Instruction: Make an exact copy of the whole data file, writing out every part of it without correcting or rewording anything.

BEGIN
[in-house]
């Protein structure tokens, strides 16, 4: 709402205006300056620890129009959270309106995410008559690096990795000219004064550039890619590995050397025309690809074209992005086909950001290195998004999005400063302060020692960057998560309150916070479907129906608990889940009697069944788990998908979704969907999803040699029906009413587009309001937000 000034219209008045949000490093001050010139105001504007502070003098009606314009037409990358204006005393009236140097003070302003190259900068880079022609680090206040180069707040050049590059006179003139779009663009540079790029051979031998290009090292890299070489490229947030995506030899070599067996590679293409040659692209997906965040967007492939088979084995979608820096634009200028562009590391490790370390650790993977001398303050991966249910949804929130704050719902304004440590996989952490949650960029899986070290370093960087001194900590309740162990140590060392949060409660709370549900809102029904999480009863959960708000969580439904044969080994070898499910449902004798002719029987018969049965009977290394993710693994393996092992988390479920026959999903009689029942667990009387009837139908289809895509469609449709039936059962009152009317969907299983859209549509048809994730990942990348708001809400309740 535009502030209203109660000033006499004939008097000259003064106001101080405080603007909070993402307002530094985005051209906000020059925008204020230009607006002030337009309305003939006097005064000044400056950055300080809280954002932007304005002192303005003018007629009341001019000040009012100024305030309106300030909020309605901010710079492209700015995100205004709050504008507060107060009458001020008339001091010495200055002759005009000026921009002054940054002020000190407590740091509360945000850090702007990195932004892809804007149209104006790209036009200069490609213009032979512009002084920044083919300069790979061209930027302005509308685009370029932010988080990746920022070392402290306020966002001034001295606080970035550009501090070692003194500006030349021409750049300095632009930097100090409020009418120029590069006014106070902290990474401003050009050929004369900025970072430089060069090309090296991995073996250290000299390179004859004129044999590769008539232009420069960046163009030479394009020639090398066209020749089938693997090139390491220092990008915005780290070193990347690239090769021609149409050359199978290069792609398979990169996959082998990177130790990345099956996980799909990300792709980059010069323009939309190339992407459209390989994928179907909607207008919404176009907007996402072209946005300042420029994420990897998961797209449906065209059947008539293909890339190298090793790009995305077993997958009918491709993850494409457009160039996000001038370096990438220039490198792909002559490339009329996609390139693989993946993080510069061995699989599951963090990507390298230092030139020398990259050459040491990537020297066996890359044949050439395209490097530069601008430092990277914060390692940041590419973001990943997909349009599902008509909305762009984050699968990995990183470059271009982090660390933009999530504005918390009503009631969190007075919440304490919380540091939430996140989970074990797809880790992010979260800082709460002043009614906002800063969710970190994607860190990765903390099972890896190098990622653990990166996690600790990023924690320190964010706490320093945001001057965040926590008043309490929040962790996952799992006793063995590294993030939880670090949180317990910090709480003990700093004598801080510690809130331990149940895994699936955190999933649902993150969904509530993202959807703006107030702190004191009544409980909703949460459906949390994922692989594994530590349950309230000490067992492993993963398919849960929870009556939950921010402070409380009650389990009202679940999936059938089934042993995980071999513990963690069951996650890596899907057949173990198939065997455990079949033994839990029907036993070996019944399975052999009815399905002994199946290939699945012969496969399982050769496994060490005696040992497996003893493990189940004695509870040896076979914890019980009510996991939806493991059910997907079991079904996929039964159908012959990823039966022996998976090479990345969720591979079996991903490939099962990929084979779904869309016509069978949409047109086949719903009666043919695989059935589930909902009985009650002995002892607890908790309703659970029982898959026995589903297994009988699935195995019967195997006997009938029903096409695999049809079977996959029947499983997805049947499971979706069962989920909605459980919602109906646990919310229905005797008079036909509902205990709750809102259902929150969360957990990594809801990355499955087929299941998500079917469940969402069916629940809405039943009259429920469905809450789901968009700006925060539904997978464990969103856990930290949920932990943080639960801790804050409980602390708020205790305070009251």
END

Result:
[in-house]
């Protein structure tokens, strides 16, 4: 709402205006300056620890129009959270309106995410008559690096990795000219004064550039890619590995050397025309690809074209992005086909950001290195998004999005400063302060020692960057998560309150916070479907129906608990889940009697069944788990998908979704969907999803040699029906009413587009309001937000 000034219209008045949000490093001050010139105001504007502070003098009606314009037409990358204006005393009236140097003070302003190259900068880079022609680090206040180069707040050049590059006179003139779009663009540079790029051979031998290009090292890299070489490229947030995506030899070599067996590679293409040659692209997906965040967007492939088979084995979608820096634009200028562009590391490790370390650790993977001398303050991966249910949804929130704050719902304004440590996989952490949650960029899986070290370093960087001194900590309740162990140590060392949060409660709370549900809102029904999480009863959960708000969580439904044969080994070898499910449902004798002719029987018969049965009977290394993710693994393996092992988390479920026959999903009689029942667990009387009837139908289809895509469609449709039936059962009152009317969907299983859209549509048809994730990942990348708001809400309740 535009502030209203109660000033006499004939008097000259003064106001101080405080603007909070993402307002530094985005051209906000020059925008204020230009607006002030337009309305003939006097005064000044400056950055300080809280954002932007304005002192303005003018007629009341001019000040009012100024305030309106300030909020309605901010710079492209700015995100205004709050504008507060107060009458001020008339001091010495200055002759005009000026921009002054940054002020000190407590740091509360945000850090702007990195932004892809804007149209104006790209036009200069490609213009032979512009002084920044083919300069790979061209930027302005509308685009370029932010988080990746920022070392402290306020966002001034001295606080970035550009501090070692003194500006030349021409750049300095632009930097100090409020009418120029590069006014106070902290990474401003050009050929004369900025970072430089060069090309090296991995073996250290000299390179004859004129044999590769008539232009420069960046163009030479394009020639090398066209020749089938693997090139390491220092990008915005780290070193990347690239090769021609149409050359199978290069792609398979990169996959082998990177130790990345099956996980799909990300792709980059010069323009939309190339992407459209390989994928179907909607207008919404176009907007996402072209946005300042420029994420990897998961797209449906065209059947008539293909890339190298090793790009995305077993997958009918491709993850494409457009160039996000001038370096990438220039490198792909002559490339009329996609390139693989993946993080510069061995699989599951963090990507390298230092030139020398990259050459040491990537020297066996890359044949050439395209490097530069601008430092990277914060390692940041590419973001990943997909349009599902008509909305762009984050699968990995990183470059271009982090660390933009999530504005918390009503009631969190007075919440304490919380540091939430996140989970074990797809880790992010979260800082709460002043009614906002800063969710970190994607860190990765903390099972890896190098990622653990990166996690600790990023924690320190964010706490320093945001001057965040926590008043309490929040962790996952799992006793063995590294993030939880670090949180317990910090709480003990700093004598801080510690809130331990149940895994699936955190999933649902993150969904509530993202959807703006107030702190004191009544409980909703949460459906949390994922692989594994530590349950309230000490067992492993993963398919849960929870009556939950921010402070409380009650389990009202679940999936059938089934042993995980071999513990963690069951996650890596899907057949173990198939065997455990079949033994839990029907036993070996019944399975052999009815399905002994199946290939699945012969496969399982050769496994060490005696040992497996003893493990189940004695509870040896076979914890019980009510996991939806493991059910997907079991079904996929039964159908012959990823039966022996998976090479990345969720591979079996991903490939099962990929084979779904869309016509069978949409047109086949719903009666043919695989059935589930909902009985009650002995002892607890908790309703659970029982898959026995589903297994009988699935195995019967195997006997009938029903096409695999049809079977996959029947499983997805049947499971979706069962989920909605459980919602109906646990919310229905005797008079036909509902205990709750809102259902929150969360957990990594809801990355499955087929299941998500079917469940969402069916629940809405039943009259429920469905809450789901968009700006925060539904997978464990969103856990930290949920932990943080639960801790804050409980602390708020205790305070009251």